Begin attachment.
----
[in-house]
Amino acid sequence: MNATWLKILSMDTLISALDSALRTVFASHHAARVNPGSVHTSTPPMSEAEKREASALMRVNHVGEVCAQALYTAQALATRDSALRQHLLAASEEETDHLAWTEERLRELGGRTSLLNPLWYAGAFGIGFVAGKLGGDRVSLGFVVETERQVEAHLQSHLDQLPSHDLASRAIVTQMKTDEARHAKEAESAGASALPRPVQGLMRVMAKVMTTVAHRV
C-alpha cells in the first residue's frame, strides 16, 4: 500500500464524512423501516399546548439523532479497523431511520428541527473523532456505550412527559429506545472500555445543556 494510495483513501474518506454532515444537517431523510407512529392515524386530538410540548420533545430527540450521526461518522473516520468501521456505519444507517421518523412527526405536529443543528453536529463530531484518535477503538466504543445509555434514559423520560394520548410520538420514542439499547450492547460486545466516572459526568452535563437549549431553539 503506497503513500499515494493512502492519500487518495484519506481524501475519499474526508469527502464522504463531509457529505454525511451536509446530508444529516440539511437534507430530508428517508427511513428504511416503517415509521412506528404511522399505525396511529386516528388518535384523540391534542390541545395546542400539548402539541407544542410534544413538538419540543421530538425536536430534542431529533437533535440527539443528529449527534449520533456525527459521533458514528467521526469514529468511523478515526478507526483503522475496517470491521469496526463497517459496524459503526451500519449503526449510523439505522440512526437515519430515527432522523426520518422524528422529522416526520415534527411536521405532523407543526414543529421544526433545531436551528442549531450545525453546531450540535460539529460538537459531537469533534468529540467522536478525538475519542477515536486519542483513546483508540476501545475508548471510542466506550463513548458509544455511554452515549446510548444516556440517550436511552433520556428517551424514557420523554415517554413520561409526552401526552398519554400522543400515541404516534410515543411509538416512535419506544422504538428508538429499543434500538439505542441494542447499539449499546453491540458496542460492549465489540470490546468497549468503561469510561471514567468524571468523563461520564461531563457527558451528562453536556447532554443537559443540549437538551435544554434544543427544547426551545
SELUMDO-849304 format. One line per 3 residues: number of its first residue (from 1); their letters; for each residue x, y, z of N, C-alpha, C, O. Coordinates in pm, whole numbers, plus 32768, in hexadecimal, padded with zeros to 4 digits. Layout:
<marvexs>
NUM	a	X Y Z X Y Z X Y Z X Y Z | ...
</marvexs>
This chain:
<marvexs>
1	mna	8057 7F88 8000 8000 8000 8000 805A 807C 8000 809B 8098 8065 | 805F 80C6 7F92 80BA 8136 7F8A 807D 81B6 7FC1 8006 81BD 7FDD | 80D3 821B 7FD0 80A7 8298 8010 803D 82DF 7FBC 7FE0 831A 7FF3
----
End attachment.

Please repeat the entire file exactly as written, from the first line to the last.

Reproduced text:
[in-house]
Amino acid sequence: MNATWLKILSMDTLISALDSALRTVFASHHAARVNPGSVHTSTPPMSEAEKREASALMRVNHVGEVCAQALYTAQALATRDSALRQHLLAASEEETDHLAWTEERLRELGGRTSLLNPLWYAGAFGIGFVAGKLGGDRVSLGFVVETERQVEAHLQSHLDQLPSHDLASRAIVTQMKTDEARHAKEAESAGASALPRPVQGLMRVMAKVMTTVAHRV
C-alpha cells in the first residue's frame, strides 16, 4: 500500500464524512423501516399546548439523532479497523431511520428541527473523532456505550412527559429506545472500555445543556 494510495483513501474518506454532515444537517431523510407512529392515524386530538410540548420533545430527540450521526461518522473516520468501521456505519444507517421518523412527526405536529443543528453536529463530531484518535477503538466504543445509555434514559423520560394520548410520538420514542439499547450492547460486545466516572459526568452535563437549549431553539 503506497503513500499515494493512502492519500487518495484519506481524501475519499474526508469527502464522504463531509457529505454525511451536509446530508444529516440539511437534507430530508428517508427511513428504511416503517415509521412506528404511522399505525396511529386516528388518535384523540391534542390541545395546542400539548402539541407544542410534544413538538419540543421530538425536536430534542431529533437533535440527539443528529449527534449520533456525527459521533458514528467521526469514529468511523478515526478507526483503522475496517470491521469496526463497517459496524459503526451500519449503526449510523439505522440512526437515519430515527432522523426520518422524528422529522416526520415534527411536521405532523407543526414543529421544526433545531436551528442549531450545525453546531450540535460539529460538537459531537469533534468529540467522536478525538475519542477515536486519542483513546483508540476501545475508548471510542466506550463513548458509544455511554452515549446510548444516556440517550436511552433520556428517551424514557420523554415517554413520561409526552401526552398519554400522543400515541404516534410515543411509538416512535419506544422504538428508538429499543434500538439505542441494542447499539449499546453491540458496542460492549465489540470490546468497549468503561469510561471514567468524571468523563461520564461531563457527558451528562453536556447532554443537559443540549437538551435544554434544543427544547426551545
SELUMDO-849304 format. One line per 3 residues: number of its first residue (from 1); their letters; for each residue x, y, z of N, C-alpha, C, O. Coordinates in pm, whole numbers, plus 32768, in hexadecimal, padded with zeros to 4 digits. Layout:
<marvexs>
NUM	a	X Y Z X Y Z X Y Z X Y Z | ...
</marvexs>
This chain:
<marvexs>
1	mna	8057 7F88 8000 8000 8000 8000 805A 807C 8000 809B 8098 8065 | 805F 80C6 7F92 80BA 8136 7F8A 807D 81B6 7FC1 8006 81BD 7FDD | 80D3 821B 7FD0 80A7 8298 8010 803D 82DF 7FBC 7FE0 831A 7FF3